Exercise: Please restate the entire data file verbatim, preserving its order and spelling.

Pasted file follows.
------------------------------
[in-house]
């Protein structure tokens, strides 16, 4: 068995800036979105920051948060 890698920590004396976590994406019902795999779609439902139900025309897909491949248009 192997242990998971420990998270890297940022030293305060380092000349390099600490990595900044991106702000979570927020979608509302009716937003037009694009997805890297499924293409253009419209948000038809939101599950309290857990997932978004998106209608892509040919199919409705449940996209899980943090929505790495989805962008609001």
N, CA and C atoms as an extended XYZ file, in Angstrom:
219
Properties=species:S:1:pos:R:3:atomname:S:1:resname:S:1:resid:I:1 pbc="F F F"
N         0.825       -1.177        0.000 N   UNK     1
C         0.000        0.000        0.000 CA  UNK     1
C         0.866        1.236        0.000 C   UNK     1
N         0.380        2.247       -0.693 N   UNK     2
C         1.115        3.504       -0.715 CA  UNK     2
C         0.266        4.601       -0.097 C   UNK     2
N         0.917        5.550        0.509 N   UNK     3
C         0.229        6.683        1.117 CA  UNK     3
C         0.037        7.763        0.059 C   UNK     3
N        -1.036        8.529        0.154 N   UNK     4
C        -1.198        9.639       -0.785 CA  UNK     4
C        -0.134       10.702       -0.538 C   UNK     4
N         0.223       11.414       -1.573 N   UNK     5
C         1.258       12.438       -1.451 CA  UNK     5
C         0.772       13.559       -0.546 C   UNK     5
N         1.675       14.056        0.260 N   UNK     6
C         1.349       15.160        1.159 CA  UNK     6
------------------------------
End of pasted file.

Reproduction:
[in-house]
């Protein structure tokens, strides 16, 4: 068995800036979105920051948060 890698920590004396976590994406019902795999779609439902139900025309897909491949248009 192997242990998971420990998270890297940022030293305060380092000349390099600490990595900044991106702000979570927020979608509302009716937003037009694009997805890297499924293409253009419209948000038809939101599950309290857990997932978004998106209608892509040919199919409705449940996209899980943090929505790495989805962008609001």
N, CA and C atoms as an extended XYZ file, in Angstrom:
219
Properties=species:S:1:pos:R:3:atomname:S:1:resname:S:1:resid:I:1 pbc="F F F"
N         0.825       -1.177        0.000 N   UNK     1
C         0.000        0.000        0.000 CA  UNK     1
C         0.866        1.236        0.000 C   UNK     1
N         0.380        2.247       -0.693 N   UNK     2
C         1.115        3.504       -0.715 CA  UNK     2
C         0.266        4.601       -0.097 C   UNK     2
N         0.917        5.550        0.509 N   UNK     3
C         0.229        6.683        1.117 CA  UNK     3
C         0.037        7.763        0.059 C   UNK     3
N        -1.036        8.529        0.154 N   UNK     4
C        -1.198        9.639       -0.785 CA  UNK     4
C        -0.134       10.702       -0.538 C   UNK     4
N         0.223       11.414       -1.573 N   UNK     5
C         1.258       12.438       -1.451 CA  UNK     5
C         0.772       13.559       -0.546 C   UNK     5
N         1.675       14.056        0.260 N   UNK     6
C         1.349       15.160        1.159 CA  UNK     6